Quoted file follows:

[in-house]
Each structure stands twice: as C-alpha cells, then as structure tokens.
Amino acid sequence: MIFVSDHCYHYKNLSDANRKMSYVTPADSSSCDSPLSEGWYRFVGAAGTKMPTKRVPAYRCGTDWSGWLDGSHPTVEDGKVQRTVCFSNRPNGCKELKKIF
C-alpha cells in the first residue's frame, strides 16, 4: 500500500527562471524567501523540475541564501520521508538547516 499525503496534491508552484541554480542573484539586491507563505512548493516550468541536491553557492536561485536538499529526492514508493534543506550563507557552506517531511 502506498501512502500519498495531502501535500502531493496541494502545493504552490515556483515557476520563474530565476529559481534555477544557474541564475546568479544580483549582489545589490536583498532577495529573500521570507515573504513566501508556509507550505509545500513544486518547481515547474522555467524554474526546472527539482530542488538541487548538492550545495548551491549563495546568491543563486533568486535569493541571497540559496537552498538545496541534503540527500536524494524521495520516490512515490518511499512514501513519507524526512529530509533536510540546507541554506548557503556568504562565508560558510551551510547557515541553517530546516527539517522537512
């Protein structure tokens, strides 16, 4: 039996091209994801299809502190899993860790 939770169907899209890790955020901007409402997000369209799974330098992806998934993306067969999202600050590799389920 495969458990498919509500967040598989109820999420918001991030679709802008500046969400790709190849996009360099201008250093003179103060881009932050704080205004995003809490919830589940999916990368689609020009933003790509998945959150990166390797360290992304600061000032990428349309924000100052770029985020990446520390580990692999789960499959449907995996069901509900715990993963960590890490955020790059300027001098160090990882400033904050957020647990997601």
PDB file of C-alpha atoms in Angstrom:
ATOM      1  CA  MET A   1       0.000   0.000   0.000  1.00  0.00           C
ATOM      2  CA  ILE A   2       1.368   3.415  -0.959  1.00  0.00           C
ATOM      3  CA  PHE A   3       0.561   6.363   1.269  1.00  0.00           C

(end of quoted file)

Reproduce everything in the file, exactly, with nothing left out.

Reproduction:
[in-house]
Each structure stands twice: as C-alpha cells, then as structure tokens.
Amino acid sequence: MIFVSDHCYHYKNLSDANRKMSYVTPADSSSCDSPLSEGWYRFVGAAGTKMPTKRVPAYRCGTDWSGWLDGSHPTVEDGKVQRTVCFSNRPNGCKELKKIF
C-alpha cells in the first residue's frame, strides 16, 4: 500500500527562471524567501523540475541564501520521508538547516 499525503496534491508552484541554480542573484539586491507563505512548493516550468541536491553557492536561485536538499529526492514508493534543506550563507557552506517531511 502506498501512502500519498495531502501535500502531493496541494502545493504552490515556483515557476520563474530565476529559481534555477544557474541564475546568479544580483549582489545589490536583498532577495529573500521570507515573504513566501508556509507550505509545500513544486518547481515547474522555467524554474526546472527539482530542488538541487548538492550545495548551491549563495546568491543563486533568486535569493541571497540559496537552498538545496541534503540527500536524494524521495520516490512515490518511499512514501513519507524526512529530509533536510540546507541554506548557503556568504562565508560558510551551510547557515541553517530546516527539517522537512
């Protein structure tokens, strides 16, 4: 039996091209994801299809502190899993860790 939770169907899209890790955020901007409402997000369209799974330098992806998934993306067969999202600050590799389920 495969458990498919509500967040598989109820999420918001991030679709802008500046969400790709190849996009360099201008250093003179103060881009932050704080205004995003809490919830589940999916990368689609020009933003790509998945959150990166390797360290992304600061000032990428349309924000100052770029985020990446520390580990692999789960499959449907995996069901509900715990993963960590890490955020790059300027001098160090990882400033904050957020647990997601």
PDB file of C-alpha atoms in Angstrom:
ATOM      1  CA  MET A   1       0.000   0.000   0.000  1.00  0.00           C
ATOM      2  CA  ILE A   2       1.368   3.415  -0.959  1.00  0.00           C
ATOM      3  CA  PHE A   3       0.561   6.363   1.269  1.00  0.00           C